Pruning is a good way to spend a couple of hours in your garden. I’m not talking about trimming plants into little balls but the kind of pruning that makes for a healthier and happier plant.

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Japanese maples

If you grow Japanese maples now is the time to remove dead branches and train your tree to look like one of those specimens you see in the magazines. Thinning cuts build your ideal tree limb structure. If yours is a young tree, though, don’t be tempted to head back long branches too soon. As these mature they give your tree that desirable horizontal branching.

This principle is important to keep in mind when you train any young ornamental tree. Lateral buds grow along the sides of a shoot and give rise to sideways growth that makes a plant bushy.

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Bing cherries

Summer pruning of fruit trees controls size by removing energy-wasting water sprouts. Summer is also a good time to remove leafy upper branches that excessively shade fruit on the lower branches. Winter pruning is meant to stimulate the tree. Summer pruning uses thinning cuts-where the branch is cut off at its point of attachment, instead of part way along the branch- and these cuts do not encourage new growth but control the size of your tree making fruit harvest easier.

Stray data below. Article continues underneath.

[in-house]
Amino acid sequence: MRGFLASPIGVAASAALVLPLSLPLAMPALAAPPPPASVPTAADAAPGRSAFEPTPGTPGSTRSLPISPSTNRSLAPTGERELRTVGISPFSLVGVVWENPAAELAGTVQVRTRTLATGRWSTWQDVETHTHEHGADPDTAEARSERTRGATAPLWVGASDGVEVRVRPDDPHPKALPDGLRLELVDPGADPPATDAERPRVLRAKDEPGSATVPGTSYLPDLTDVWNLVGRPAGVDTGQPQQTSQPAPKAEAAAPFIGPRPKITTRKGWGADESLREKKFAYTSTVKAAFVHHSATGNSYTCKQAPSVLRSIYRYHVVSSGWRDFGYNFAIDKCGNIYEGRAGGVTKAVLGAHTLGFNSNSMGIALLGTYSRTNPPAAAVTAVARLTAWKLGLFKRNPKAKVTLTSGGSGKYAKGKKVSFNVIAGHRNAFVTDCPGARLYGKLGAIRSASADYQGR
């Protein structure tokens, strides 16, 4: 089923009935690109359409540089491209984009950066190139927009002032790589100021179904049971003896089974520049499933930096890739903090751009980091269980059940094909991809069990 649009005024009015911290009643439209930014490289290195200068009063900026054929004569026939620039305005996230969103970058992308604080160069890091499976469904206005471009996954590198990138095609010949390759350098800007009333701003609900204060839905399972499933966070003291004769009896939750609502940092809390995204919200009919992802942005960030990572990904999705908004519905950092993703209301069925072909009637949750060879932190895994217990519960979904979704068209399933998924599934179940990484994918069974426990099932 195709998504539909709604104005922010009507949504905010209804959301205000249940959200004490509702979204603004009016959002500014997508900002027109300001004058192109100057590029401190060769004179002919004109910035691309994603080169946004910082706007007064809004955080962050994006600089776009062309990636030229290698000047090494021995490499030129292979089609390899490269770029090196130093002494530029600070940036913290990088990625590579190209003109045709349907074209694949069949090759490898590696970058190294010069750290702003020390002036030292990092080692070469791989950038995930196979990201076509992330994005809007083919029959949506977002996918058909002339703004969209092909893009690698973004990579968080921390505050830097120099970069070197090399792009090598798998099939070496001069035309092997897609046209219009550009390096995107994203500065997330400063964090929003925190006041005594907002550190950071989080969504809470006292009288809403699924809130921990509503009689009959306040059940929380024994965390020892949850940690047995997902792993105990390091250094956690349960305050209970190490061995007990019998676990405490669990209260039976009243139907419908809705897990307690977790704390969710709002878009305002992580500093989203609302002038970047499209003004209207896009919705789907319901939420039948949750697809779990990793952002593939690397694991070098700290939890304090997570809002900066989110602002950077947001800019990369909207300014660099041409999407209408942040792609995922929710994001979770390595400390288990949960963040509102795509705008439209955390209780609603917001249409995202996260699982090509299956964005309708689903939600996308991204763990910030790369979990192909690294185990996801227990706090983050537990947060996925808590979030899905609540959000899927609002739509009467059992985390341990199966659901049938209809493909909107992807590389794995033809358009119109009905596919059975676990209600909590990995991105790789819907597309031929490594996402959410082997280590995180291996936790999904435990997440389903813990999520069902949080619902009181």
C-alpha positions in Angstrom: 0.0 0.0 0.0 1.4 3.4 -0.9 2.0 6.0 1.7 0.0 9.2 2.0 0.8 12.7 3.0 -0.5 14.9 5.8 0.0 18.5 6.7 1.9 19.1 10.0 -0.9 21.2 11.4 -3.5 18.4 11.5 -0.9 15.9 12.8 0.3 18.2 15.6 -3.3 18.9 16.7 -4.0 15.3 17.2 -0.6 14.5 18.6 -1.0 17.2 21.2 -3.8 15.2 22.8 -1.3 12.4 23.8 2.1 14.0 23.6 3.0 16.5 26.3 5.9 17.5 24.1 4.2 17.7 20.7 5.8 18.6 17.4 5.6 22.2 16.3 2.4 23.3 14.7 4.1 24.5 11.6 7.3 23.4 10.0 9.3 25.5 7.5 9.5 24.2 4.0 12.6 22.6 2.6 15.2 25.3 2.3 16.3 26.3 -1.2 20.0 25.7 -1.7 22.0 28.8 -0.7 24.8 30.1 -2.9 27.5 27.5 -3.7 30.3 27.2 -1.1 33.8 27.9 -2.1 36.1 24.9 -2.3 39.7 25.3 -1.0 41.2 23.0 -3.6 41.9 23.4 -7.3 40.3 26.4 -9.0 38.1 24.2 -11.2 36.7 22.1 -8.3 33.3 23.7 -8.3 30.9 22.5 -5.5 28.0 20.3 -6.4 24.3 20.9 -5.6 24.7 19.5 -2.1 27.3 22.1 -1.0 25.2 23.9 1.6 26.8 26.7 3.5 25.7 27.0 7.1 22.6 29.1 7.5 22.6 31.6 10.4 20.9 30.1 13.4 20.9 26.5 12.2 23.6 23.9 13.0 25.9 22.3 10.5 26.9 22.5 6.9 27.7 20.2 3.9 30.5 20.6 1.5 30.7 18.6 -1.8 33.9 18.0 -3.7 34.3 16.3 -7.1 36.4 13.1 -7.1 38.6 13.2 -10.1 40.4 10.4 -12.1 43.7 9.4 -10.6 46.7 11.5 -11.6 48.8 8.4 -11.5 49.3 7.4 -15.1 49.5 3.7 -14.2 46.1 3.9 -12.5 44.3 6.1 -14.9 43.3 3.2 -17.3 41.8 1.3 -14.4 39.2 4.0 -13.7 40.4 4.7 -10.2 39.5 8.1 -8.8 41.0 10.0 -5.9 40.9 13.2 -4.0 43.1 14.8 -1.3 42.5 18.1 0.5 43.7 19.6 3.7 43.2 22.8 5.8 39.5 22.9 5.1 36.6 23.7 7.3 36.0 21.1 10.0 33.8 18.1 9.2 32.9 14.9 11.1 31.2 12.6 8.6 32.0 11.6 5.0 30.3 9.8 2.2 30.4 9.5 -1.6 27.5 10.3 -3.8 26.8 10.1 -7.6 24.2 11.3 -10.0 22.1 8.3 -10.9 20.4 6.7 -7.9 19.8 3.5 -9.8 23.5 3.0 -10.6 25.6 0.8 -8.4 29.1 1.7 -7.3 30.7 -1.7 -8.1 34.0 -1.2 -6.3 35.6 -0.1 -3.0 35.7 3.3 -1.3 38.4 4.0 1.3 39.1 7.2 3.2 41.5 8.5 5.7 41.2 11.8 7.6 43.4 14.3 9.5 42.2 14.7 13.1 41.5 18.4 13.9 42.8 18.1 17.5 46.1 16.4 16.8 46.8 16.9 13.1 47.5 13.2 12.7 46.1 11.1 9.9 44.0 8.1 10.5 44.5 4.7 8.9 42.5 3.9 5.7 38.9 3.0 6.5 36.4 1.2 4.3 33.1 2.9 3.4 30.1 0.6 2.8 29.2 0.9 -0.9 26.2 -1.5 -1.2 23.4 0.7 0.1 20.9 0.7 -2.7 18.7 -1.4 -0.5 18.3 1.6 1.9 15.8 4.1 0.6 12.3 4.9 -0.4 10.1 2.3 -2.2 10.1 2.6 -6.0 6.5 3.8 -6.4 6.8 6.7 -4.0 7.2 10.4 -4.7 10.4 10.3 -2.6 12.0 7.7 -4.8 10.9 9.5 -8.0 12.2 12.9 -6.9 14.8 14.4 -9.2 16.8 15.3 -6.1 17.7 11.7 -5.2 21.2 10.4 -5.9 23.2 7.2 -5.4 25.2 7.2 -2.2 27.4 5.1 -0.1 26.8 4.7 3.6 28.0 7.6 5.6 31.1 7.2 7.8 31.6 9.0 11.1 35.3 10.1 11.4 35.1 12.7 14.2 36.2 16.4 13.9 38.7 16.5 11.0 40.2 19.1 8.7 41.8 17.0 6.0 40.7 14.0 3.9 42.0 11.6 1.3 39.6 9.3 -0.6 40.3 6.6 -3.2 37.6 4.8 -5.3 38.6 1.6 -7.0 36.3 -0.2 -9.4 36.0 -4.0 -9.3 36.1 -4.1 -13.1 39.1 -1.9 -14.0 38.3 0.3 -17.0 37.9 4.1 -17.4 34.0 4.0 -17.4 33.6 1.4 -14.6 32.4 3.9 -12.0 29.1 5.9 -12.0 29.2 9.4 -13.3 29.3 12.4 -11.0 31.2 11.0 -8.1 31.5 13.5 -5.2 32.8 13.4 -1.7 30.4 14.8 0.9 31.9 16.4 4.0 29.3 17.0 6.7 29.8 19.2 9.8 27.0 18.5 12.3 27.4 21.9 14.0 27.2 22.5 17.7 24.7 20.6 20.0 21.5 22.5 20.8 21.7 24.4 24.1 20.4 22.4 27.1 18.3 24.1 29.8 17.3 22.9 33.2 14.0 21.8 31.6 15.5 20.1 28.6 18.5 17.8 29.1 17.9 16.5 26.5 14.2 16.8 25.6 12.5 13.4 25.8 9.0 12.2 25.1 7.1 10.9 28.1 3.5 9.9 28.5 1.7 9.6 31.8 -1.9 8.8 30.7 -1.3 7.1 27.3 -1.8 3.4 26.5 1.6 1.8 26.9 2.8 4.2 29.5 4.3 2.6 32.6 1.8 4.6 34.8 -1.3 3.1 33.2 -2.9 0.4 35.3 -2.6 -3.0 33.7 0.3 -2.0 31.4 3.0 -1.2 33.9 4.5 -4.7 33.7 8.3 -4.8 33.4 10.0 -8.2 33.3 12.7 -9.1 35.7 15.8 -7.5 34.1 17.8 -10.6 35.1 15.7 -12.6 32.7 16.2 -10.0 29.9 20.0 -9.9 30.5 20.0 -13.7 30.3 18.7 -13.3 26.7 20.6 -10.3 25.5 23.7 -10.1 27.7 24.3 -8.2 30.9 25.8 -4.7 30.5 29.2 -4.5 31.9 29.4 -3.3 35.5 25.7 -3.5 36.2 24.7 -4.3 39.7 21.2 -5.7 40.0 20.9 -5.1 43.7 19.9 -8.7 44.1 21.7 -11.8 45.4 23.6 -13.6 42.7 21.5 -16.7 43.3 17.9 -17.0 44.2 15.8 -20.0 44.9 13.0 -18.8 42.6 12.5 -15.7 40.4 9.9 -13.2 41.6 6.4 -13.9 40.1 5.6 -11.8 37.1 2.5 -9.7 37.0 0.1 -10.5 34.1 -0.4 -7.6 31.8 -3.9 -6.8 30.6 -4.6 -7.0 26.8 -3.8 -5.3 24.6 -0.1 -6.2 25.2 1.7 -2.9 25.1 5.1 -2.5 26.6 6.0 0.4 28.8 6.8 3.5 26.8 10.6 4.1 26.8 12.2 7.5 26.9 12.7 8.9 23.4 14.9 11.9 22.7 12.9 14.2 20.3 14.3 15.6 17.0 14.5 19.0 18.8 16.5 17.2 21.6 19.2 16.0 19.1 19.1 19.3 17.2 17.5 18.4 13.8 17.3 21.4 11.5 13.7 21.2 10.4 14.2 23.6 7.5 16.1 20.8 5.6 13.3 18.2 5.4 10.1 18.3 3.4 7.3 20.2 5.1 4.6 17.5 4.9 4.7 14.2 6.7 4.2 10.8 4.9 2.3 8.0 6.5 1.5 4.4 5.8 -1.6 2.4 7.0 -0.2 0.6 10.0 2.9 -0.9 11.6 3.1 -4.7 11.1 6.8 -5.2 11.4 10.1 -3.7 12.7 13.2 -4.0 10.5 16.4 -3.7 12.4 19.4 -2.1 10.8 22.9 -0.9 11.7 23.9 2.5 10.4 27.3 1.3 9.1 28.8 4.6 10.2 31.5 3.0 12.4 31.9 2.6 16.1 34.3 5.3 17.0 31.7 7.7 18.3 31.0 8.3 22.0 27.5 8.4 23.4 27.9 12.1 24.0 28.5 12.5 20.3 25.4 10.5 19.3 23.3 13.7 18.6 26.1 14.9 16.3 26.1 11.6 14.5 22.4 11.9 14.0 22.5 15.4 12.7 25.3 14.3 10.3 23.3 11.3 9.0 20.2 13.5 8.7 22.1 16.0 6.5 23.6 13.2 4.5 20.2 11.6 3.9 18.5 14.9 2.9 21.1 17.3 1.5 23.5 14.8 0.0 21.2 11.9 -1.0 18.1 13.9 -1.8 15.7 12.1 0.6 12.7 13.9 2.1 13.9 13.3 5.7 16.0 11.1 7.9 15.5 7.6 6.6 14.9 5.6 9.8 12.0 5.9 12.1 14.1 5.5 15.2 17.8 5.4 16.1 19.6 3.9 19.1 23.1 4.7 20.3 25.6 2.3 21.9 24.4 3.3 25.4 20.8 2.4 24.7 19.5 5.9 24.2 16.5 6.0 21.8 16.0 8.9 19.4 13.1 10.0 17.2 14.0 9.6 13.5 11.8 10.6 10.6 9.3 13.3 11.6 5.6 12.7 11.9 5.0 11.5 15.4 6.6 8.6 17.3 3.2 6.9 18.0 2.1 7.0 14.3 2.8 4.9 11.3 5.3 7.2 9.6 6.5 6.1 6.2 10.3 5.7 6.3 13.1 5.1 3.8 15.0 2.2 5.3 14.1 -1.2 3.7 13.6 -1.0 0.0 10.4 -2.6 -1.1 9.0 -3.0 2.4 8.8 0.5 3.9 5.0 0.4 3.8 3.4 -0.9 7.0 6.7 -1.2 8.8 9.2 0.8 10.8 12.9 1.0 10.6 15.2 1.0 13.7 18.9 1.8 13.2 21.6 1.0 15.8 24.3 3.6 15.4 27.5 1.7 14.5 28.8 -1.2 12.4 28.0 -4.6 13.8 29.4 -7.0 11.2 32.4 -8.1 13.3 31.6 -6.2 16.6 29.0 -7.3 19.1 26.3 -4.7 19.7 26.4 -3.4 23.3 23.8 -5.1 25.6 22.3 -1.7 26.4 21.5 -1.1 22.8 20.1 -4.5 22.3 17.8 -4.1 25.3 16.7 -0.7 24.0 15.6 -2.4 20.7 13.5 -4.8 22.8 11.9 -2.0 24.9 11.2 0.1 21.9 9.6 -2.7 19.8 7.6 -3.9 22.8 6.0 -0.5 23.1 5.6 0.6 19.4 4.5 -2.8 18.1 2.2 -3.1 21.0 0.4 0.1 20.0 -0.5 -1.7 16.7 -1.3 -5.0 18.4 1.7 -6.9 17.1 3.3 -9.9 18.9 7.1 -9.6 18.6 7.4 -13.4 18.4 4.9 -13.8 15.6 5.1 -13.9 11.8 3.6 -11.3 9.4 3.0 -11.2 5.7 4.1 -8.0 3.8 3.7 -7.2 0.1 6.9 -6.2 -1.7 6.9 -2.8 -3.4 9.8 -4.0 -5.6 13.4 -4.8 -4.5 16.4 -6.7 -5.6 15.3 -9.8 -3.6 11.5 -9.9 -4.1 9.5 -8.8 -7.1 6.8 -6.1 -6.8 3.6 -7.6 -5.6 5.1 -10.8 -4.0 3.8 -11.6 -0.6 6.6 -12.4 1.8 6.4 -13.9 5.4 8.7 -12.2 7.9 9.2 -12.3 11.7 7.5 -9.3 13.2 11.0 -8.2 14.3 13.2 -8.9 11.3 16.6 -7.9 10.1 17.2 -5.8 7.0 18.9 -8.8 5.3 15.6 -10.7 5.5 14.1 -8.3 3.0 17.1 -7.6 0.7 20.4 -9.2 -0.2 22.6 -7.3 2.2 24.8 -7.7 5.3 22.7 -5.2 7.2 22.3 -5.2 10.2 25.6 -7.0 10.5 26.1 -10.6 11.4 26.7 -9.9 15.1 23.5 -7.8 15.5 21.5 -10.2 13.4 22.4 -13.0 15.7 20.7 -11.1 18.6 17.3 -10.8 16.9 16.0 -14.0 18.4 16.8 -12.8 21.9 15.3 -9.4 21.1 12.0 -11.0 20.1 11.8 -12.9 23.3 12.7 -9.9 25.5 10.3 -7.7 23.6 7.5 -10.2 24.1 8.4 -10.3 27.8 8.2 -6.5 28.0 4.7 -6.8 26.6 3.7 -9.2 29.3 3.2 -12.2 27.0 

Summer pruning also can control pests like coddling moths, mites or aphids. Just be sure to dispose of these trimmings and don’t compost them.

If you have apricots and cherries, summer pruning only is now advised as they are susceptible to a branch killing disease if pruned during rainy weather. Prune stone fruits like peaches and nectarines after harvest by 50%. They grow quite rapidly. Apricots and plums need to have only 20% of their new growth pruned away.

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Red Delicious apple

Be sure to thin the fruit on your trees. That’s another good reason to keep them smaller so you can more easily reach the branches. The best time to do this is when the fruit is still small. Thinning fruit discourages early fruit drop and improves the quality of the remaining fruit. It helps to avoid limb damage from a heavy fruit load. Also it stimulates next year’s crop and helps to avoid biennial bearing. Left to their own devices, a fruit tree may bear heavily one year and then light or not at all the next year. Some types of fruit trees like peaches and Golden Delicious apples are likely to bear biennially if the current year’s fruit crop isn’t thinned.